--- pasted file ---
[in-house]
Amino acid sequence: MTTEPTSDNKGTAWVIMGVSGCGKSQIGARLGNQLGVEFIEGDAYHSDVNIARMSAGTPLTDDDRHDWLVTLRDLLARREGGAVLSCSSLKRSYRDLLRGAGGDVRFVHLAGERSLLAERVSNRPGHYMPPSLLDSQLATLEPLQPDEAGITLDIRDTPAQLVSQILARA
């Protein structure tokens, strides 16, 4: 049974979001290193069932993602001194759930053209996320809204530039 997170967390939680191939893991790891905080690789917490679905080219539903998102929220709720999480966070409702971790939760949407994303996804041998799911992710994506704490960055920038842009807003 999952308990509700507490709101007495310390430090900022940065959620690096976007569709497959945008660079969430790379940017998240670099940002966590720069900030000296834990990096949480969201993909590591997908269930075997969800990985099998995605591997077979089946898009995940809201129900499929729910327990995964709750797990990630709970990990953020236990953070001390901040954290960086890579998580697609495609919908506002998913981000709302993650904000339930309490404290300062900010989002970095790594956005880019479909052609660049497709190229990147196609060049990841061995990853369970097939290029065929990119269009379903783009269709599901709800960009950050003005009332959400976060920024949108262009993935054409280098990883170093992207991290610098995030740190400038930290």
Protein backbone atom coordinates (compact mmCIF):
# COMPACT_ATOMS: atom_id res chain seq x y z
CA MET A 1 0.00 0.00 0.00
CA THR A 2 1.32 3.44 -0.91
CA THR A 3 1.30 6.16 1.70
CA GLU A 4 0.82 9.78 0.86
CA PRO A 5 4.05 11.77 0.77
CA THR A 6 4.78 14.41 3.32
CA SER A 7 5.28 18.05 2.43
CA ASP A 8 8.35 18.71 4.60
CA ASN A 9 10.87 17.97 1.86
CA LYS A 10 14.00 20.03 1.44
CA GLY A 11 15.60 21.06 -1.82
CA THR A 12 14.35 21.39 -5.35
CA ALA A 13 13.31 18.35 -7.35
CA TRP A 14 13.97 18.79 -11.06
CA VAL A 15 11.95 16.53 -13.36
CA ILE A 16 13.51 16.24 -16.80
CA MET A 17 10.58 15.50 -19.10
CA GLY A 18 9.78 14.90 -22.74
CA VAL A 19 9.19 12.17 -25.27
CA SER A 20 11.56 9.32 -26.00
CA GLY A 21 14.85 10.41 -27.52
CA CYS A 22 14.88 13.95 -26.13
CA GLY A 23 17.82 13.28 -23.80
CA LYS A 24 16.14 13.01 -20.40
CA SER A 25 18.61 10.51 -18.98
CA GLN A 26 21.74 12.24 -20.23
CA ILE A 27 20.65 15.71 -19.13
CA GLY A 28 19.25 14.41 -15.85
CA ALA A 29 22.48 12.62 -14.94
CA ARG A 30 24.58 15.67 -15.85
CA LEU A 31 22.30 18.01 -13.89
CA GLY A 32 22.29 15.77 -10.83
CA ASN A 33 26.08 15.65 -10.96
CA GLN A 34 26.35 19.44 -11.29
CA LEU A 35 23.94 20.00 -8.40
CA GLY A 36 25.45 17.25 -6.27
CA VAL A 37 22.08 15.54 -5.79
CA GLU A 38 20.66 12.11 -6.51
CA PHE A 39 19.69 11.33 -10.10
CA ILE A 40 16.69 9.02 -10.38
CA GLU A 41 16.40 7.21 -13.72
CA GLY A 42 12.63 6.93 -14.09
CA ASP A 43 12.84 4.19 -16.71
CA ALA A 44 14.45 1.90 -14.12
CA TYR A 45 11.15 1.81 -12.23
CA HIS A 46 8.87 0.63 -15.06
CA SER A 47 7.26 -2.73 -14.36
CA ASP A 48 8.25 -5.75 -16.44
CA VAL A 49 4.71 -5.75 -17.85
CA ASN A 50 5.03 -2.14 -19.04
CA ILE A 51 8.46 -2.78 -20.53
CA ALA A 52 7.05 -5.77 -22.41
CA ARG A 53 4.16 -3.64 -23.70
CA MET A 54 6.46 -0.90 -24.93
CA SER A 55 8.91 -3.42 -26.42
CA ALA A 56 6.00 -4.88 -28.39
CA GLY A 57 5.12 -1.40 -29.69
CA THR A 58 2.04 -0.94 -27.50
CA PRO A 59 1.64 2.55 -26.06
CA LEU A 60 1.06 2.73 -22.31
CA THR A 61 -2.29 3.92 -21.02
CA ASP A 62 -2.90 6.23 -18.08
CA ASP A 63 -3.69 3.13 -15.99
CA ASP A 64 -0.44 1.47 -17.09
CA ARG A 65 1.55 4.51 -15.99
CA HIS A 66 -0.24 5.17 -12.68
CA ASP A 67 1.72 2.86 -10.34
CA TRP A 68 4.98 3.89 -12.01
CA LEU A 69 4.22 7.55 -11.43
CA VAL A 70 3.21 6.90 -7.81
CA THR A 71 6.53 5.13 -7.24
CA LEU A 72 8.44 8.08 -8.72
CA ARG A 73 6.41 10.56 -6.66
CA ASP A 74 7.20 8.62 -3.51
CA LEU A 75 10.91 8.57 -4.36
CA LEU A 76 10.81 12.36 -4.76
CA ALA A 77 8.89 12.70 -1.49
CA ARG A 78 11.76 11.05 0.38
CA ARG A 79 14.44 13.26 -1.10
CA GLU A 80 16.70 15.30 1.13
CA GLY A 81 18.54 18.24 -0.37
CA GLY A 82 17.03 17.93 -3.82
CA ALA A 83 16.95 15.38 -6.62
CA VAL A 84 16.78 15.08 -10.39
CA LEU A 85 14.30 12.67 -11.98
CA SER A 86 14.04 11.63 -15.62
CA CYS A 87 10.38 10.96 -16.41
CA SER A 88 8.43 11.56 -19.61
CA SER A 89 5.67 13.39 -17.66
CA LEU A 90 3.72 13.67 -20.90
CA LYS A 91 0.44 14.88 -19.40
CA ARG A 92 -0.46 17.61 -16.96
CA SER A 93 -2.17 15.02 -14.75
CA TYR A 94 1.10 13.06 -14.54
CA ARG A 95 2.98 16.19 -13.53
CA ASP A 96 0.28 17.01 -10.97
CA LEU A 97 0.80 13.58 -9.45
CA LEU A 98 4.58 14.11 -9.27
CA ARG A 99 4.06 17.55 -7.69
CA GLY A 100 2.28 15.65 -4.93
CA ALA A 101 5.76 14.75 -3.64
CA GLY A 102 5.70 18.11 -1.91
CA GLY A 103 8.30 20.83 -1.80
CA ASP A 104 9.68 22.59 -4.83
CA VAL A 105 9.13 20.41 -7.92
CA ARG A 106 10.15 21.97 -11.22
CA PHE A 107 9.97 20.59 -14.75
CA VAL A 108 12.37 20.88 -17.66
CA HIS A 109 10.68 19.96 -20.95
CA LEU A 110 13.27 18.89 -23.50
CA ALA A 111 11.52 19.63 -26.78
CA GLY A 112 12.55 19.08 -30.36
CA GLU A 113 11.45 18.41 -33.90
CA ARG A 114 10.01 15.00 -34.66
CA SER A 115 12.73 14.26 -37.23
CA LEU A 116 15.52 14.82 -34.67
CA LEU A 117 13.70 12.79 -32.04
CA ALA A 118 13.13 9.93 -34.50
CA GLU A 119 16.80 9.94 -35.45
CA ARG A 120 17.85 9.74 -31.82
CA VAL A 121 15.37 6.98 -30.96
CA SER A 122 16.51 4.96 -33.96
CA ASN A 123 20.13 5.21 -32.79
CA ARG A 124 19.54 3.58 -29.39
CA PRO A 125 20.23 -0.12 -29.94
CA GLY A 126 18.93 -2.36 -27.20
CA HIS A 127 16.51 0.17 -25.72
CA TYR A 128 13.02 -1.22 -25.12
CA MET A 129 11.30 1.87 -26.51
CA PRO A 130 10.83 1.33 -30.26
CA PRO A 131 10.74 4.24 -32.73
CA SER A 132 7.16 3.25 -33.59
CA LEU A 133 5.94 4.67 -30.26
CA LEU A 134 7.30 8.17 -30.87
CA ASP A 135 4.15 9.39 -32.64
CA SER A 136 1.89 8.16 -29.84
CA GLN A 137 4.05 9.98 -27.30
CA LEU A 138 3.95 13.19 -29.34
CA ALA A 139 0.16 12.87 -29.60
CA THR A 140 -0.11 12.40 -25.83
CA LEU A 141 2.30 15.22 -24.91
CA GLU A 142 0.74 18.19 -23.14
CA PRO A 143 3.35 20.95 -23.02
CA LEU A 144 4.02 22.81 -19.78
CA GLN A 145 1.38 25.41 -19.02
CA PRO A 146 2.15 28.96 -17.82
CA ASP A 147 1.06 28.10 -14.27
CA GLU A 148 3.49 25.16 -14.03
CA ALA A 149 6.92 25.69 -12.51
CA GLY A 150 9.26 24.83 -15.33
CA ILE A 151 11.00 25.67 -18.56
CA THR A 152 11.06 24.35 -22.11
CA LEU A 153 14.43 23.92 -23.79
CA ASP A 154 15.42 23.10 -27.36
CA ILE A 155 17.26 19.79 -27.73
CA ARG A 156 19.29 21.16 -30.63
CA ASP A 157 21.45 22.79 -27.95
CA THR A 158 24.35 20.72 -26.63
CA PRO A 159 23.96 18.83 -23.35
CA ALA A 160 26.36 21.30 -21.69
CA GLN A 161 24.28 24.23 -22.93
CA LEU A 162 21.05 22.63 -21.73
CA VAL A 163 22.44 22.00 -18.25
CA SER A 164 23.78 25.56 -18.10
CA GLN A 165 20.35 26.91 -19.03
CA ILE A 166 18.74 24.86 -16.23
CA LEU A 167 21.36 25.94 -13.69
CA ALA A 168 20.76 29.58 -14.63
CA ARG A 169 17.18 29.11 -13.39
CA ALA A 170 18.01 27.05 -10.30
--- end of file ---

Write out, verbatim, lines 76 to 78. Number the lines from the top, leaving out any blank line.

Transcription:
CA THR A 71 6.53 5.13 -7.24
CA LEU A 72 8.44 8.08 -8.72
CA ARG A 73 6.41 10.56 -6.66